Planet Money just ran an interesting story about Xerox using predictive models to determine best hires for call centres. Motivated by high turnover rates, Xerox contracted with Evolv to determine employees best suited for call centre work. Prospective employees take an online test that asks questions that may seem unusual for a typical job application. The example given on the podcast was choosing between:
a) Most managers are motivated to make ethical decisions
b) I always ask for help in difficult situations
While these questions do not seem mutually exclusive, a series of these types of questions indicate a prospective employee’s disposition toward time management, friendliness, problem-solving, punctuality, and dependability. Evolv field tested the exam in Xerox call centres and used response trends among top employees to develop their predictive model. Among collection agents, for example, Evolv found that persuasion was not as critical as creativity for top performers, so those scoring higher in creativity are better hires.
Big data doesn’t necessarily equal useful information, yet Evolv’s test draws upon performance predictors from several call centres to target the type of data that indicates strong performance for call centre tasks. In addition to responses to the test, Evolv collects additional metadata on response time and number of times a respondent changes his or her answer. For call centre tasks, in which speed and accuracy are critical, this additional data may prove very useful in identifying potential employees.
Dr. David Ostberg reports that through their testing, Evolv has made interesting discoveries about predictors of call centre employment longevity. First, prior experience in a call centre is not an indicator that a worker will stay on. Also, people tend to hire those like themselves and this does not necessarily lead to hiring top performers or long-term employees. Ostberg reports that performance and employment longevity have significantly improved since implementing Evolv’s test.
It remains to be seen how beneficial this testing will be in the long-term. While there seem to be clear gains for individual companies, there is a tension between what is good for companies and good for the economy as a whole. Further, what is good for companies may not be good for its employees (and those not hired).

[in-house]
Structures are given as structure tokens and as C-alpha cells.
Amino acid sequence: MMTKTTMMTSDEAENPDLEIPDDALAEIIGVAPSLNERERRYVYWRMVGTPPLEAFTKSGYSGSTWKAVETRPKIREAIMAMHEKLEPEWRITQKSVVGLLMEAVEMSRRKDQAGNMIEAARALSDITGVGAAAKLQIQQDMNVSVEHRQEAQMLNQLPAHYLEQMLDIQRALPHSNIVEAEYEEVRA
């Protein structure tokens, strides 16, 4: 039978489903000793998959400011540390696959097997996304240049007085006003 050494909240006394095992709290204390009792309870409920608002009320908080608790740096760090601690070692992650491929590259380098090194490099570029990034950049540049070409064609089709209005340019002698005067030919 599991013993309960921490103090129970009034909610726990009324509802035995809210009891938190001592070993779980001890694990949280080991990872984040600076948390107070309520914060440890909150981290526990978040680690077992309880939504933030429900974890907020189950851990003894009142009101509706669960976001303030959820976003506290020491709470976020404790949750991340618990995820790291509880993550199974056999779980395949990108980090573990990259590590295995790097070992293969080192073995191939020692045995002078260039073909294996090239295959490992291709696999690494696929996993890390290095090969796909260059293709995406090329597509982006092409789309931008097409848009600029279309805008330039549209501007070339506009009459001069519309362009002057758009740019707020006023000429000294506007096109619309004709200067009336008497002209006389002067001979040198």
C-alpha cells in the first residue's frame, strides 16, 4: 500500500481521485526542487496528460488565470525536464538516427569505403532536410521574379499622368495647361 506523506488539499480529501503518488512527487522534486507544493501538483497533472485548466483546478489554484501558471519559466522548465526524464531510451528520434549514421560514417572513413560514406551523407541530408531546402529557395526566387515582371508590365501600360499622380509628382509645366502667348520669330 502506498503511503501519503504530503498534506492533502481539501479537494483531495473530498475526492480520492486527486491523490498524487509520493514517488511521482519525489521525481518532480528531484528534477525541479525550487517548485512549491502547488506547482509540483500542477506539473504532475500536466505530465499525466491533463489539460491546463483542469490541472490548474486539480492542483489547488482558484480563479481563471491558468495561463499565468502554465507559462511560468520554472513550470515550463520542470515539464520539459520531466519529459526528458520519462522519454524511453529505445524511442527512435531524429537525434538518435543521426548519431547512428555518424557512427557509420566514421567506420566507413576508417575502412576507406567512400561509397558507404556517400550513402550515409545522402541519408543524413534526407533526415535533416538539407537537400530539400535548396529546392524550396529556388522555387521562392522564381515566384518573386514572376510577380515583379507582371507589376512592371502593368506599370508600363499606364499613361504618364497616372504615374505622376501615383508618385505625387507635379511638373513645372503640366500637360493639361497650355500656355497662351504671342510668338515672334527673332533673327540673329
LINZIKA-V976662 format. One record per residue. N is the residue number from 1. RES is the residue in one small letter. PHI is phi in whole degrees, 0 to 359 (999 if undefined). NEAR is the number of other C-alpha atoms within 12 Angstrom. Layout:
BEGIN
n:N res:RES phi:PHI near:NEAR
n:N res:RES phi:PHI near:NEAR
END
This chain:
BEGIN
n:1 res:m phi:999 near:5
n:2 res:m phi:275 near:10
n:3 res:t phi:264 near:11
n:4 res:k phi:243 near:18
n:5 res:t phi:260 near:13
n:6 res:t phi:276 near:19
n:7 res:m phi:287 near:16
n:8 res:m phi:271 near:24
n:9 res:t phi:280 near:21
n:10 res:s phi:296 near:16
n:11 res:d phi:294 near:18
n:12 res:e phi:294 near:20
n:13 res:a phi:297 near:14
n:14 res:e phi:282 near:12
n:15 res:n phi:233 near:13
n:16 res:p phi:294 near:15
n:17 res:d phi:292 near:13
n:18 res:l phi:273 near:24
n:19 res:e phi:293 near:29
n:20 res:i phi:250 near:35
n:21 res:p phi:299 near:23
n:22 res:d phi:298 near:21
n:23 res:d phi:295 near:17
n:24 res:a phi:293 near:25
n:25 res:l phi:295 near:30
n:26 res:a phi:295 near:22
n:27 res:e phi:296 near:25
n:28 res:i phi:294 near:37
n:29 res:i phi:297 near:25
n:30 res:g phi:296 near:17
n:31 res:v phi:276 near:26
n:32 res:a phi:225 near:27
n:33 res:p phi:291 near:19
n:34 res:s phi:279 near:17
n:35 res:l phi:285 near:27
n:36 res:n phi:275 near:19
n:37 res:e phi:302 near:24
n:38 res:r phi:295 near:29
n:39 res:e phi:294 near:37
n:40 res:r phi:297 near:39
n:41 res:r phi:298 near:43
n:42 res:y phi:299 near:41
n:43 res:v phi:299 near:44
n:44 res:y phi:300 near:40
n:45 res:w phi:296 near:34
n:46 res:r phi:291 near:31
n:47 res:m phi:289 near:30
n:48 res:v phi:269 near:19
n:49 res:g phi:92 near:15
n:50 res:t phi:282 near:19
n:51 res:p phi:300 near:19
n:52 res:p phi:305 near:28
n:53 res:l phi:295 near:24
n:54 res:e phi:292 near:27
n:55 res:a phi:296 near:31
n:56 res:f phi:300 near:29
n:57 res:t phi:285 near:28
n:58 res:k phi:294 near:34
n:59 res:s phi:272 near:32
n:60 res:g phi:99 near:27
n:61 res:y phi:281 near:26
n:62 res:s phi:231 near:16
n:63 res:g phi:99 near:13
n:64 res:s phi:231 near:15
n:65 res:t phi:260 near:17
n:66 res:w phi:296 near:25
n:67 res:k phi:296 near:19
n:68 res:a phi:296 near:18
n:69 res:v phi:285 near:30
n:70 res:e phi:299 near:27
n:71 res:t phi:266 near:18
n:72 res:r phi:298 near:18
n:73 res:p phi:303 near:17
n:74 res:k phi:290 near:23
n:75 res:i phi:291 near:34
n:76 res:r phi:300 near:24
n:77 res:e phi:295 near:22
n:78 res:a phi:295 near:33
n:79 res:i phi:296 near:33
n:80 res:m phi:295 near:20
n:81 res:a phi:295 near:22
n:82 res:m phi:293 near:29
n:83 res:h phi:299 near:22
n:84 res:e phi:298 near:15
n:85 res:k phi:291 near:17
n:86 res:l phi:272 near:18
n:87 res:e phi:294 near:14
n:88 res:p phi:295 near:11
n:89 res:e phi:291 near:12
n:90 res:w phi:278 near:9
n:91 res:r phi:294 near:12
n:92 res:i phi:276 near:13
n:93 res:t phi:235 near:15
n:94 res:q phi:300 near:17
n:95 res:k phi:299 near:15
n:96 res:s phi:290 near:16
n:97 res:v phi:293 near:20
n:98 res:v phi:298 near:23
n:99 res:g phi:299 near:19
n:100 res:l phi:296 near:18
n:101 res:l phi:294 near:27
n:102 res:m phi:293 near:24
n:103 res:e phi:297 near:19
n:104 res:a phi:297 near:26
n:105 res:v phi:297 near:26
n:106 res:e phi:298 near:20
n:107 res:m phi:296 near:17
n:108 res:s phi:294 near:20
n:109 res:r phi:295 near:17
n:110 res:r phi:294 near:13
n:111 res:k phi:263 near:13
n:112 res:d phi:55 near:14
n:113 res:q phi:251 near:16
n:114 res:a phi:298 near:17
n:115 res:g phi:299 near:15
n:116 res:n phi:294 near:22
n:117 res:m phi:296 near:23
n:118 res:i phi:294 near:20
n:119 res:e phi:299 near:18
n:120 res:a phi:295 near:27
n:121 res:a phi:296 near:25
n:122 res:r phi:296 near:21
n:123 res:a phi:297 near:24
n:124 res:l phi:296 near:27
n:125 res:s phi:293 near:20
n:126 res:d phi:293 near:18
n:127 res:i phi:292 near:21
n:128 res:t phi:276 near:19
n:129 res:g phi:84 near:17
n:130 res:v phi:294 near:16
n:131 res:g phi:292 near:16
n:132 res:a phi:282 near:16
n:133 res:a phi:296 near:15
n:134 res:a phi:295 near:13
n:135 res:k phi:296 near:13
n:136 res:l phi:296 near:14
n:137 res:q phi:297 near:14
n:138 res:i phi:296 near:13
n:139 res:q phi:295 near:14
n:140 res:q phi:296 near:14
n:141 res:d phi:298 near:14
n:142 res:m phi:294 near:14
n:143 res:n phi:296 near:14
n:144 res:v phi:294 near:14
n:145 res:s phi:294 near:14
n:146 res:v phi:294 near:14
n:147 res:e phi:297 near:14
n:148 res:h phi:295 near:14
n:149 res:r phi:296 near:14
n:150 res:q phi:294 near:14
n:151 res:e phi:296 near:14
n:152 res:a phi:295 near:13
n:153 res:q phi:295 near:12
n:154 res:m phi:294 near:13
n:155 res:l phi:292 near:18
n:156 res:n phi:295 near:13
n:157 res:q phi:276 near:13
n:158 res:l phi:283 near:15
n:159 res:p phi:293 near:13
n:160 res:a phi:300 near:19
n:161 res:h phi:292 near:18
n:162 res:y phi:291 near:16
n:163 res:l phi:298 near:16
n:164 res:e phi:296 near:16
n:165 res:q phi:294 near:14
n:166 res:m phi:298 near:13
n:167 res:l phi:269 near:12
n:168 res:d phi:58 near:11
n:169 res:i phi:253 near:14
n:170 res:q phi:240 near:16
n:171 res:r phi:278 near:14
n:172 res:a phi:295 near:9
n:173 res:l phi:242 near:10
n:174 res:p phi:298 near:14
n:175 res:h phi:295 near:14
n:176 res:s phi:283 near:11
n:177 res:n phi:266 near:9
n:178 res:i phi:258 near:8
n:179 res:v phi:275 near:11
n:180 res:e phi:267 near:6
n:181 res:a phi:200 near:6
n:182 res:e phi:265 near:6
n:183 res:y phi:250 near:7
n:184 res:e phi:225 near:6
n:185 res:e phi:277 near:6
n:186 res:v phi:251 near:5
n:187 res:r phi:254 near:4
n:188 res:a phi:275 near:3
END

Twenty years ago, before most call centres were re-located out of the U.S., I worked at the call centre of a Santa Barbara-based catalog company, the Territory Ahead. My colleagues ranged from other college students to mothers and teachers looking for part-time or holiday work to those recently completing drug recovery programmes. I wonder how many of us would have passed Evolv’s online test?
The colleagues I keep in touch with have gone on to be attorneys, immigration advocates, fashion designers, and elderly care workers. Yet Evolv’s test selects those who will remain call centre workers for a longer period of time. This isn’t necessarily a negative development, but call centre work subsidized higher education for some of us and lower paying, but more rewarding jobs for others. Of course, the job itself did not encourage our efforts, we were not allowed to study during downtime, and schedules were not intentionally drawn to accommodate other jobs, though they did. Perhaps we weren’t the best call centre workers, either, organizing relay races around the cubicles during the night shifts, answering the phone with a different catalog name (Land’s End, J. Peterman, etc.), taking long breaks on the rooftop when there were fireworks shows or parades to be watched. But we were also able to fill in beyond our jobs. With less than an hour notice, one of us (a future teacher) ran a two-week training programme when the trainer was ill and another colleague (future designer) advised on graphic design for the catalog to help meet deadlines. So perhaps we contributed in ways not counted in Evolv’s study, or perhaps this type of adaptability isn’t as valuable to profitability as other qualities.
Jobs teach us so much more than what they mean to and it’s difficult to predict how the job contributes indirectly to society by the people it employs. So, I wonder what we lose when computers start to choose who to hire. I imagine these predictors are great for the bottom line and possibly may even improve customer’s experience with call centres. And, to be fair, the U.S. lost most of its call centre jobs a decade ago. But for the countries where the call centres are, are there would-be attorneys, advocates, teachers, carers not being hired? Thinking long-term, how else will these tests be used? Are we moving toward a time when interviews are unnecessary, where for example, college applications will be another test and not require human review? Or, are we moving toward better placement for employment, education, etc., that are informed by strong predictors of success and longevity and perhaps even well-being?